The field of AI alignment is concerned with AI systems that pursue unintended goals. One commonly studied mechanism by which an unintended goal might arise is specification gaming, in which the designer-provided specification is flawed in a way that the designers did not foresee. However, an AI system may pursue an undesired goal even when the specification is correct, in the case of goal misgeneralization. Goal misgeneralization is a specific form of robustness failure for learning algorithms in which the learned program competently pursues an undesired goal that leads to good performance in training situations but bad performance in novel test situations. We demonstrate that goal misgeneralization can occur in practical systems by providing several examples in deep learning systems across a variety of domains. Extrapolating forward to more capable systems, we provide hypotheticals that illustrate how goal misgeneralization could lead to catastrophic risk. We suggest several research directions that could reduce the risk of goal misgeneralization for future systems.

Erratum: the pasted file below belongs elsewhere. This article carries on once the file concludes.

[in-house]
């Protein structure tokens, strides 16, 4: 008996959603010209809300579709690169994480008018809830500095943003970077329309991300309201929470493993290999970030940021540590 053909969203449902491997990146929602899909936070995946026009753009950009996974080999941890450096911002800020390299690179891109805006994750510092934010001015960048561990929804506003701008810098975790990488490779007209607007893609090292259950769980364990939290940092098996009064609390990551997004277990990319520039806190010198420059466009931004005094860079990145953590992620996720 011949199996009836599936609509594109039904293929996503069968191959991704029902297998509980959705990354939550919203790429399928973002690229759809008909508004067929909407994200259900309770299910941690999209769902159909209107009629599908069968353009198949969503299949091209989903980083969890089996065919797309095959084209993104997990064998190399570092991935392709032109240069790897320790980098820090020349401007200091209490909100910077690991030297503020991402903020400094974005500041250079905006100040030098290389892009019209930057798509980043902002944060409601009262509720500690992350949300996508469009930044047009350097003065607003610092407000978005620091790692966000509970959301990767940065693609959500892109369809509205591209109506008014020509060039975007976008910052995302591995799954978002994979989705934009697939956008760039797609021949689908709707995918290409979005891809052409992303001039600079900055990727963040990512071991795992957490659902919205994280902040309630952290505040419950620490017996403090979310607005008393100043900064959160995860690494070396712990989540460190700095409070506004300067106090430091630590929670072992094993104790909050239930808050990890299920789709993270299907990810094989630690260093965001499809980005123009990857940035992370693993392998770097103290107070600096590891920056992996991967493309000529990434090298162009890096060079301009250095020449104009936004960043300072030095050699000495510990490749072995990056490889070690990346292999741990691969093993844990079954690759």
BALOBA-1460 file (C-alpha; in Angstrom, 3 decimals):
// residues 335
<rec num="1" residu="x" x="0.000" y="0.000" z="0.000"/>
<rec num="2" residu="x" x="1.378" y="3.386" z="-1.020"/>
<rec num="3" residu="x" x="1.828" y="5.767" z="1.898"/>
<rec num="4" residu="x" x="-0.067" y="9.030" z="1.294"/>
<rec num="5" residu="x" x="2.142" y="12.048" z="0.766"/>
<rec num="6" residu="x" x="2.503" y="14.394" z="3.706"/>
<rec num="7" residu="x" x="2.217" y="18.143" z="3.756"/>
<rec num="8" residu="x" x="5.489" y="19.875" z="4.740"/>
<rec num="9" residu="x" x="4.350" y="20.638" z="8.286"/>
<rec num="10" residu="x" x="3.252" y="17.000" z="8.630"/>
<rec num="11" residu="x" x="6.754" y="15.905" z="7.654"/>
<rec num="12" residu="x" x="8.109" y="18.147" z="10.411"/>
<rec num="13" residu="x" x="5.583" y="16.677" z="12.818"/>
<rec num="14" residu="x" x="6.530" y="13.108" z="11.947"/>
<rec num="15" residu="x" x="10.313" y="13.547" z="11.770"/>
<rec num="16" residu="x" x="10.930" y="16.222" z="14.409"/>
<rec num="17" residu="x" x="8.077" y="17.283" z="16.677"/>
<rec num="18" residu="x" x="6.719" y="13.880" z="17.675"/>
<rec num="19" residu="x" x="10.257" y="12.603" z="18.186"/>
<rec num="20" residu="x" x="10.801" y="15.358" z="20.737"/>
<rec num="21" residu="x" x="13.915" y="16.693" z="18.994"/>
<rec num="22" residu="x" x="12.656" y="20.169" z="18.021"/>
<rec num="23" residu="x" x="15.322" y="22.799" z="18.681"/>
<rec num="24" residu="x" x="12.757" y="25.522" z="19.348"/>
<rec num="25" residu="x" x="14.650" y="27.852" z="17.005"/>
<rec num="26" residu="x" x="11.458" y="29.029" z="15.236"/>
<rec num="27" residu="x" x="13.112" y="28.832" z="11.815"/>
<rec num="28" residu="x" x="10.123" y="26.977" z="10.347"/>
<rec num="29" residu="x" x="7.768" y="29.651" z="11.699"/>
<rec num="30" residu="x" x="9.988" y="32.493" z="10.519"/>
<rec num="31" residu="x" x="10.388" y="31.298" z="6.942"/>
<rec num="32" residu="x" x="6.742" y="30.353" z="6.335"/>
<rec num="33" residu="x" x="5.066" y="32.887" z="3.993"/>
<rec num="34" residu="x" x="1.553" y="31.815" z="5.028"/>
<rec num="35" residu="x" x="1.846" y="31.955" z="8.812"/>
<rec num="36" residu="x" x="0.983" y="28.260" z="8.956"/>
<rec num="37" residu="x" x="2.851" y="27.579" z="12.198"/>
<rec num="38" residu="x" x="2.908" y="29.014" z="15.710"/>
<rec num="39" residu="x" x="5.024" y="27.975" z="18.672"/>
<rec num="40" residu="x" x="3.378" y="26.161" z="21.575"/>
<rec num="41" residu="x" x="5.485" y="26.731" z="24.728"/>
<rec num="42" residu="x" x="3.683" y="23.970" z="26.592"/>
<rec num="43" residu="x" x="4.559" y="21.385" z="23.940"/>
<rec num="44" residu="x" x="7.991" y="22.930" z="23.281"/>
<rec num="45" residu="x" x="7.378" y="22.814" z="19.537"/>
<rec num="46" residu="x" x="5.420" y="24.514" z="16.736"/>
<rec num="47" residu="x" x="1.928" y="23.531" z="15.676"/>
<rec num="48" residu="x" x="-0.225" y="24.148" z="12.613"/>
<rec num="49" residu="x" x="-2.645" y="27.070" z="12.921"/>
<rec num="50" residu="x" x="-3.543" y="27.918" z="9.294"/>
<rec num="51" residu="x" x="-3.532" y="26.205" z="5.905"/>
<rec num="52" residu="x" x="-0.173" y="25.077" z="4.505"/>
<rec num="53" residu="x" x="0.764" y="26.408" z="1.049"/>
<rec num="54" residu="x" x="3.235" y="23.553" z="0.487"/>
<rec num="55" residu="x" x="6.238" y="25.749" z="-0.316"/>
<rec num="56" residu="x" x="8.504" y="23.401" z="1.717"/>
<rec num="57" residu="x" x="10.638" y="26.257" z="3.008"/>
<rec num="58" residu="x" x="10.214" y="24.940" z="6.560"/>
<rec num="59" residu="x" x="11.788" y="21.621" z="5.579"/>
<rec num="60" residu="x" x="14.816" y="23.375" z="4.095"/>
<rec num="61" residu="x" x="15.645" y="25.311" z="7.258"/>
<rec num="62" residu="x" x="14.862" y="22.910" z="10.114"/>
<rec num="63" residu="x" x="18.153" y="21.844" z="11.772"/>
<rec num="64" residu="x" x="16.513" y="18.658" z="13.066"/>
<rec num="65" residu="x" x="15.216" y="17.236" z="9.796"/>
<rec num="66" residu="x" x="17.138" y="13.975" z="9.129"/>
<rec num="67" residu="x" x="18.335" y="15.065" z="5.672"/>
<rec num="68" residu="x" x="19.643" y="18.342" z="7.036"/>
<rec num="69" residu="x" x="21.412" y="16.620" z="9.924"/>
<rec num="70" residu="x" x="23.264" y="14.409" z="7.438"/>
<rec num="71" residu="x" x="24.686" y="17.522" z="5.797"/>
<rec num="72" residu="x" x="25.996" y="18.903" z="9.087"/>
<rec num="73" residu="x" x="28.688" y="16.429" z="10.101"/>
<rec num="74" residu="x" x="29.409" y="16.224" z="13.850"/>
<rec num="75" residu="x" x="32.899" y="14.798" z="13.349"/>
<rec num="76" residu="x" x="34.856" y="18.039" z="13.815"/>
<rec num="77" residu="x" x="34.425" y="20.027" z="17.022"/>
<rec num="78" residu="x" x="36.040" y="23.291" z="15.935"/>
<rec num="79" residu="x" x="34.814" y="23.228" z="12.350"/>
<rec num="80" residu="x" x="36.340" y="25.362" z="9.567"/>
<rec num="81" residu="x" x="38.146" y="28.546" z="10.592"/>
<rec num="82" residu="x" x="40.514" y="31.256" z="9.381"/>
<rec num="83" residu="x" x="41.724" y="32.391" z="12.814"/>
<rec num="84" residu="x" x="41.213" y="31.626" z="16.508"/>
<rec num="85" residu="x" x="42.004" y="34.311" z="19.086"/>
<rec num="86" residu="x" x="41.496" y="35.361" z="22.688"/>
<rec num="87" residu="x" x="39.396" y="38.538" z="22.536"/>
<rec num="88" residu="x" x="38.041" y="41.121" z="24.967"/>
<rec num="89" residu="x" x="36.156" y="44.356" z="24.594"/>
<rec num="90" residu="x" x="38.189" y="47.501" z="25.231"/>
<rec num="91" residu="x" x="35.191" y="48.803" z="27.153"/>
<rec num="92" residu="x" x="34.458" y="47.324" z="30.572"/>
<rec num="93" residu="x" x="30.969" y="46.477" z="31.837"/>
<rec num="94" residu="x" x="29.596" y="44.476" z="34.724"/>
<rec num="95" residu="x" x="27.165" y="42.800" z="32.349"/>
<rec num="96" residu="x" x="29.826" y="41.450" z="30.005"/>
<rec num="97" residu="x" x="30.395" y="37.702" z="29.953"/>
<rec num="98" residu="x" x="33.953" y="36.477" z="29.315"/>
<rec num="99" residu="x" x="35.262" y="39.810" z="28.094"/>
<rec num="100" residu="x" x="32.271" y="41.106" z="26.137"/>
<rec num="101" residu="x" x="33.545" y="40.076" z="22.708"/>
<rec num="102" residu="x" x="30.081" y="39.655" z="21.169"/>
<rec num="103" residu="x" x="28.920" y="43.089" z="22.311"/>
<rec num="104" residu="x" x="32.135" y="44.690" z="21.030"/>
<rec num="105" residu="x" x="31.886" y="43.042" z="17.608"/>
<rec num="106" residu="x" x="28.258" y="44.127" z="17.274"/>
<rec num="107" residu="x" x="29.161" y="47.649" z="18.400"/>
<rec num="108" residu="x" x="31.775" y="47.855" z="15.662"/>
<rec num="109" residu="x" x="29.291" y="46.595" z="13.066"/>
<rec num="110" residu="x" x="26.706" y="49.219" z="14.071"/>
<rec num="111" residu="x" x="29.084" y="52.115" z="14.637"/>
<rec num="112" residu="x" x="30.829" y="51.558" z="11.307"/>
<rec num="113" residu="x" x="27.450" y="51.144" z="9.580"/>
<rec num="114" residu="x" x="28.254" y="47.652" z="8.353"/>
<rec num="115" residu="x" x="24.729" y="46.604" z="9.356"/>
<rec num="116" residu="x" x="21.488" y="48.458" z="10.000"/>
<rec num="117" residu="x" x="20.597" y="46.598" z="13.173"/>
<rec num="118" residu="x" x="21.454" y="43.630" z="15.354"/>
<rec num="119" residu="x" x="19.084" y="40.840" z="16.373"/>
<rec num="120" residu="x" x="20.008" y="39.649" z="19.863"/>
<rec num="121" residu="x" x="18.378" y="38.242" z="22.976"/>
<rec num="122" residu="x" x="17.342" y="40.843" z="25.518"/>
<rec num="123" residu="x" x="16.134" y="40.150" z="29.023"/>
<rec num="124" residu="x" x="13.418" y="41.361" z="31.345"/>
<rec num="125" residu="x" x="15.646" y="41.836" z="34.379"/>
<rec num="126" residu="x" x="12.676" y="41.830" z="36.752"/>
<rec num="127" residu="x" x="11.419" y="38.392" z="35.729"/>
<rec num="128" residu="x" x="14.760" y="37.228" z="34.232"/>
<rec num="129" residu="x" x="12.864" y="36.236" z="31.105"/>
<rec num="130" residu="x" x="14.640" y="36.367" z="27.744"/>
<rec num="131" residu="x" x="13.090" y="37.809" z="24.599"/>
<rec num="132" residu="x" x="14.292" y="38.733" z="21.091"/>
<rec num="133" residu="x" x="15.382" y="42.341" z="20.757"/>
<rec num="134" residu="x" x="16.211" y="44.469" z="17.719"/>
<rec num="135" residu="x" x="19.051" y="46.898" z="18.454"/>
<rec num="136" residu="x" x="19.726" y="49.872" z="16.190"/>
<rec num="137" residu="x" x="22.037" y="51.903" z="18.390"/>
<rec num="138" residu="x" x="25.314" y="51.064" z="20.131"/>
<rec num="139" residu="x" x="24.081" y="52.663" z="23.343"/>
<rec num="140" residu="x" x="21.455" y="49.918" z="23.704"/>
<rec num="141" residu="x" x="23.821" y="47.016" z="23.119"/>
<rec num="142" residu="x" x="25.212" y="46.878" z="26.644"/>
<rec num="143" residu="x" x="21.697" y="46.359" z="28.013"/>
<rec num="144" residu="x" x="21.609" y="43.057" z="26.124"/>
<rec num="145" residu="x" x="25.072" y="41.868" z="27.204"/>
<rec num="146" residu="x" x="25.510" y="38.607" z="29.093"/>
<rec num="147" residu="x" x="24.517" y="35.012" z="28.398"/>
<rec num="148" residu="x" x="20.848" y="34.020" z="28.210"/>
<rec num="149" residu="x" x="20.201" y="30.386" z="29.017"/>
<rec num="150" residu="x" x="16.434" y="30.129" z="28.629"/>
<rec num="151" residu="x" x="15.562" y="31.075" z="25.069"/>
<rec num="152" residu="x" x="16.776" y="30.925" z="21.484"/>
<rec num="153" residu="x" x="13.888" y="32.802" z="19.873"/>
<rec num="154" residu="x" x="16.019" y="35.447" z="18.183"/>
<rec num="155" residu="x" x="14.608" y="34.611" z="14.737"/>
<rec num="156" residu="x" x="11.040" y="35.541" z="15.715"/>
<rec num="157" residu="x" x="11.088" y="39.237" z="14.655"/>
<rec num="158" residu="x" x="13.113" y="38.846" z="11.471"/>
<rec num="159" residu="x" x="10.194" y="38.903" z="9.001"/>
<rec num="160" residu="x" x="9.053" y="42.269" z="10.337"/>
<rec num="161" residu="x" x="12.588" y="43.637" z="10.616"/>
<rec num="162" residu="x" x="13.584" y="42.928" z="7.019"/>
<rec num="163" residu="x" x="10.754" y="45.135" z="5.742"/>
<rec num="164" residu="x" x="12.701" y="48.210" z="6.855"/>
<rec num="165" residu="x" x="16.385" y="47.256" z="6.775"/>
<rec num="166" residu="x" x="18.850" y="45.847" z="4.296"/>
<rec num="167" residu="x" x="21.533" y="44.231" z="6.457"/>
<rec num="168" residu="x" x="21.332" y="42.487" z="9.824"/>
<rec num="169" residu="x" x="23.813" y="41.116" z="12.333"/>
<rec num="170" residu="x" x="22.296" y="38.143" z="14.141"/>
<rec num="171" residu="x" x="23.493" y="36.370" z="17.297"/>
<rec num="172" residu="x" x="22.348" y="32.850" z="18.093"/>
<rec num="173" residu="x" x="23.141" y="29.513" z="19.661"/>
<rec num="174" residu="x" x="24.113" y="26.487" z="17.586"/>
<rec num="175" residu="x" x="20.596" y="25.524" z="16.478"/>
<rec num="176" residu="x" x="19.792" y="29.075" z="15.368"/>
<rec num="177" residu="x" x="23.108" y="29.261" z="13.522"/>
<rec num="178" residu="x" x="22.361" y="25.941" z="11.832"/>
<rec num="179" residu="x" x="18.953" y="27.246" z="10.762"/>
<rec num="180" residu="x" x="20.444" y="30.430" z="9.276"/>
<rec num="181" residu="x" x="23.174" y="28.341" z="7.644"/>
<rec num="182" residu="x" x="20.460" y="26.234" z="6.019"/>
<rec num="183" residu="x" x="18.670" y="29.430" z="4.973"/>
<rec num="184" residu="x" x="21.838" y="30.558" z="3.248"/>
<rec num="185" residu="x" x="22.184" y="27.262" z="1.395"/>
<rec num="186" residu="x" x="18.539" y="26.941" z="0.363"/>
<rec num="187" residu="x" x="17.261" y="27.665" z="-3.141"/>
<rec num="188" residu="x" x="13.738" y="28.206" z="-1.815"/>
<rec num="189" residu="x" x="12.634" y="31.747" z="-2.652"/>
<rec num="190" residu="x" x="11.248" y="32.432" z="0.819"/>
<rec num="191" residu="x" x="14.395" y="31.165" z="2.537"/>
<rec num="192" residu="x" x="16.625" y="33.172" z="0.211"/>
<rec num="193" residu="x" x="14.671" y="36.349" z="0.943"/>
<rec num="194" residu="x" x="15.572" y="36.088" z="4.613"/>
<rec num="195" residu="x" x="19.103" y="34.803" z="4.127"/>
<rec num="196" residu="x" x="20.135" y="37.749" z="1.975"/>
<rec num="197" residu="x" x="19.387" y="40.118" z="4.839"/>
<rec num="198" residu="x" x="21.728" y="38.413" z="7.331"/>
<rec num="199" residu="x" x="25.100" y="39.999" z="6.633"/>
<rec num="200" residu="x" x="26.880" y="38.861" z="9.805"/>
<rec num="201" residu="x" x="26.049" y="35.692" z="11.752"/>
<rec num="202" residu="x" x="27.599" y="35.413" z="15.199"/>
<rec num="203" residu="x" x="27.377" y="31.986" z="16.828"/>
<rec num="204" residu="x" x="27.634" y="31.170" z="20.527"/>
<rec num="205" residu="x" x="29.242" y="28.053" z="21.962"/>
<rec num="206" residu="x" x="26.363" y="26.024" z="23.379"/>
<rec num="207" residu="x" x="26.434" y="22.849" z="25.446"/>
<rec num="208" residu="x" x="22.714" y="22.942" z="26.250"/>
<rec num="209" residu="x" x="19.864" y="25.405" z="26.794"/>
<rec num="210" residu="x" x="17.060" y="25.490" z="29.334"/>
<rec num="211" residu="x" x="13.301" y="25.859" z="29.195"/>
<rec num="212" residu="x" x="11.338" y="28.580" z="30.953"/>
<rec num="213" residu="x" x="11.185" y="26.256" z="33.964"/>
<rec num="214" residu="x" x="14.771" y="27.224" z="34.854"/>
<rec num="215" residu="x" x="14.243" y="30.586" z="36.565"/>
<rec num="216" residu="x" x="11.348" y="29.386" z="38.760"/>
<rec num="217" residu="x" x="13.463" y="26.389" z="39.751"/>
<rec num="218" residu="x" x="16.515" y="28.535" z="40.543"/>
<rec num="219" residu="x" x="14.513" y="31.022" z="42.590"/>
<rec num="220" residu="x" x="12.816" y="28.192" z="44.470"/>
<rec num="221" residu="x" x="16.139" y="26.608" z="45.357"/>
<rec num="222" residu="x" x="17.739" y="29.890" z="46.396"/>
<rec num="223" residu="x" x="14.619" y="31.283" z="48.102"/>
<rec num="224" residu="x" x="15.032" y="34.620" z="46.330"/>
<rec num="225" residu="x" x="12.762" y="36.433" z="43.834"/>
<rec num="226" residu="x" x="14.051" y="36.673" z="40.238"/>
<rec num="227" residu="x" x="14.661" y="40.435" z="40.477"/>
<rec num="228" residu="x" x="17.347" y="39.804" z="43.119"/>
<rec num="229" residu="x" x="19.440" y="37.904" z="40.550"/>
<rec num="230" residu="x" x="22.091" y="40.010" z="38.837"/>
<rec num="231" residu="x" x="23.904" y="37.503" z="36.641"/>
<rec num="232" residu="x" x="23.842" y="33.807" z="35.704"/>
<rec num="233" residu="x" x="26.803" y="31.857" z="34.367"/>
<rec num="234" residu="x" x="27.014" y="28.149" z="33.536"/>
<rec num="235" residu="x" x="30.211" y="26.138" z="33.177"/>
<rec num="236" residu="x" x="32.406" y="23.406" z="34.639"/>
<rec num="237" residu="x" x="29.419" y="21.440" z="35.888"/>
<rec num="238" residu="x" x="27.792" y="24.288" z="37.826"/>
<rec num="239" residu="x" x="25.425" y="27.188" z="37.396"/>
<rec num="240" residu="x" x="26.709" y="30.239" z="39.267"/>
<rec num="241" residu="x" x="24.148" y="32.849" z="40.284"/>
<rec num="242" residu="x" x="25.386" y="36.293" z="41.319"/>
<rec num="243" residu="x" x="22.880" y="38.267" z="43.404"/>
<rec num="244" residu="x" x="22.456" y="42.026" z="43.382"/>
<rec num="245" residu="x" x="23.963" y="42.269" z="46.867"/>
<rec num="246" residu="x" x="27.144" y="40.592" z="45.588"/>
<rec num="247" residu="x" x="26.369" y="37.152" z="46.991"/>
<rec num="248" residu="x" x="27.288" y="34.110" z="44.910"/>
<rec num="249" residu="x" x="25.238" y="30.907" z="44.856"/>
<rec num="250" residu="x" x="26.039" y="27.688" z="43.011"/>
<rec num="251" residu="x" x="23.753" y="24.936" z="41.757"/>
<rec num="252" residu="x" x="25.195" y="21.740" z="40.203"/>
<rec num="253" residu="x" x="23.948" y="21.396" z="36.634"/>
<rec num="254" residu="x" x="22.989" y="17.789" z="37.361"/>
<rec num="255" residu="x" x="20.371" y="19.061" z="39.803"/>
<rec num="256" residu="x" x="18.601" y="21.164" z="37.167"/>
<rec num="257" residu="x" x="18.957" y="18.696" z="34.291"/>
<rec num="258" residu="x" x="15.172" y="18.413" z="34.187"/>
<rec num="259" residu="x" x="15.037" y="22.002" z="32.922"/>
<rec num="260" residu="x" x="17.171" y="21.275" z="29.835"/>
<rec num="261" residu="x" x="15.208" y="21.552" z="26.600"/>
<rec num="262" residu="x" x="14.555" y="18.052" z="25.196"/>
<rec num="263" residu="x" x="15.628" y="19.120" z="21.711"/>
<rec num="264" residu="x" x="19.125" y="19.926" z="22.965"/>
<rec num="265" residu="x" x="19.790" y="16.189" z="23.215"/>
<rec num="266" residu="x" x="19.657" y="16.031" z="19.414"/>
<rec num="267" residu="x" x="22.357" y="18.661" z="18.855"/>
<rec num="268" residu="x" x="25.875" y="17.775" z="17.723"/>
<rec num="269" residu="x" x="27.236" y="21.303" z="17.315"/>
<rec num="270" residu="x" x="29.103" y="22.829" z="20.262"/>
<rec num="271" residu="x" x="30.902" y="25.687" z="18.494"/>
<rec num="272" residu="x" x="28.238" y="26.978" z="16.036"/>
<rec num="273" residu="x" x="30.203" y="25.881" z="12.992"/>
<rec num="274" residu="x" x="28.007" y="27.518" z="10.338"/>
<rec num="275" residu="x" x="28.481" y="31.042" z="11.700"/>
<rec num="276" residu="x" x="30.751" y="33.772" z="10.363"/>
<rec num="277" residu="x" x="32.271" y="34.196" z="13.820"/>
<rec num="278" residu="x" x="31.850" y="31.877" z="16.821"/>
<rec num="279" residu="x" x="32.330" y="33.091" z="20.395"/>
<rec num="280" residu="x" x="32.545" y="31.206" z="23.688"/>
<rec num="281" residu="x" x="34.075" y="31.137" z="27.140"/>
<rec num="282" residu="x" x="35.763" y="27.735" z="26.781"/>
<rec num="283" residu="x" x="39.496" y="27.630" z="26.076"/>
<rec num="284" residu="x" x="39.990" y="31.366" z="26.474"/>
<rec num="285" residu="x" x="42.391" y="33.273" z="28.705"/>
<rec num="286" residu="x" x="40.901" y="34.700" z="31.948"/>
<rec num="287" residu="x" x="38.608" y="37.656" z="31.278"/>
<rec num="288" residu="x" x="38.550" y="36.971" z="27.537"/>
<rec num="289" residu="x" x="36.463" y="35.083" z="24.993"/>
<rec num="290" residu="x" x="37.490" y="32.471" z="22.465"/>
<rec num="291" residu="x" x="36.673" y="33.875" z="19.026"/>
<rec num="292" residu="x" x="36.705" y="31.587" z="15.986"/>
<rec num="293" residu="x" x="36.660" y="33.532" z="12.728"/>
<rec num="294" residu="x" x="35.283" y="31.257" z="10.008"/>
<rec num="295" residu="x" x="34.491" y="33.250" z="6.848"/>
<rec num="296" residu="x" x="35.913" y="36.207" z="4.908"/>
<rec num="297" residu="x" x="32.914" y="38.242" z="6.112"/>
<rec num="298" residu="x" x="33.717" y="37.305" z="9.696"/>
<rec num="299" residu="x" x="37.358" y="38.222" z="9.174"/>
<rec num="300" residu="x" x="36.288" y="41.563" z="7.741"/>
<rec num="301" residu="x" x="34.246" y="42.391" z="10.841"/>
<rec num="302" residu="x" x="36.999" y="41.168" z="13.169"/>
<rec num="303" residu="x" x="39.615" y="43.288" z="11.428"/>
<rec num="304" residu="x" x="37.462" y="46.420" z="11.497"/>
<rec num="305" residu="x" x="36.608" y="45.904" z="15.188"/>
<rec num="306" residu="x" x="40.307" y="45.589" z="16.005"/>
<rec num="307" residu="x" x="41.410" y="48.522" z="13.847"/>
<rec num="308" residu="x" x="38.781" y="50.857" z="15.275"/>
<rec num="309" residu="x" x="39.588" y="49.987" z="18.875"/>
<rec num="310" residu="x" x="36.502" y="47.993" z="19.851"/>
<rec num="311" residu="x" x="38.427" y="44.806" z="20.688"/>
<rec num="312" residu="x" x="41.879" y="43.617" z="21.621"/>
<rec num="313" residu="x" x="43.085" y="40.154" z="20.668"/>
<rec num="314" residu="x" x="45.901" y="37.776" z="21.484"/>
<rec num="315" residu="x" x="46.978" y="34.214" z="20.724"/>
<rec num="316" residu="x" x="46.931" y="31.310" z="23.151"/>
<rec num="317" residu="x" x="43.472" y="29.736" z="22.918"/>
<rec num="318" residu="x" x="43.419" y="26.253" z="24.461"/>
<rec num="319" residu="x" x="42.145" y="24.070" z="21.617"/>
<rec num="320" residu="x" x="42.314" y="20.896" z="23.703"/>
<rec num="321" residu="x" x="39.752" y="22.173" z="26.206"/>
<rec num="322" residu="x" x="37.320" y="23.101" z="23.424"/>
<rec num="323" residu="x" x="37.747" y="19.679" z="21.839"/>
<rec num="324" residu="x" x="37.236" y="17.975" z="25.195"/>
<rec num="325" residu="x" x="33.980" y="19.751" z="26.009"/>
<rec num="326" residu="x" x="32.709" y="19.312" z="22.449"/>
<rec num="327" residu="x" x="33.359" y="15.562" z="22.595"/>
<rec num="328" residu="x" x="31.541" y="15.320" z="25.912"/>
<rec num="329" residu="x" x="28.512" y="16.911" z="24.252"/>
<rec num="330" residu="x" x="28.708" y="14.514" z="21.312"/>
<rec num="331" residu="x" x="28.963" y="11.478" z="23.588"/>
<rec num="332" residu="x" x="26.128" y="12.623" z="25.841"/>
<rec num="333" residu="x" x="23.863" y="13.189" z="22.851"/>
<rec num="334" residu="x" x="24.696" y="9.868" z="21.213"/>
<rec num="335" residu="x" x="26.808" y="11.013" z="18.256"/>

This paper aims to help structure the risk landscape associated with large-scale Language Models (LMs). In order to foster advances in responsible innovation, an in-depth understanding of the potential risks posed by these models is needed. A wide range of established and anticipated risks are analysed in detail, drawing on multidisciplinary expertise and literature from computer science, linguistics, and social sciences. We outline six specific risk areas: I. Discrimination, Exclusion and Toxicity, II. Information Hazards, III. Misinformation Harms, V. Malicious Uses, V. Human-Computer Interaction Harms, VI. Automation, Access, and Environmental Harms. The first area concerns the perpetuation of stereotypes, unfair discrimination, exclusionary norms, toxic language, and lower performance by social group for LMs. The second focuses on risks from private data leaks or LMs correctly inferring sensitive information. The third addresses risks arising from poor, false or misleading information including in sensitive domains, and knock-on risks such as the erosion of trust in shared information. The fourth considers risks from actors who try to use LMs to cause harm. The fifth focuses on risks specific to LLMs used to underpin conversational agents that interact with human users, including unsafe use, manipulation or deception. The sixth discusses the risk of environmental harm, job automation, and other challenges that may have a disparate effect on different social groups or communities. In total, we review 21 risks in-depth. We discuss the points of origin of different risks and point to potential mitigation approaches. Lastly, we discuss organisational responsibilities in implementing mitigations, and the role of collaboration and participation. We highlight directions for further research, particularly on expanding the toolkit for assessing and evaluating the outlined risks in LMs.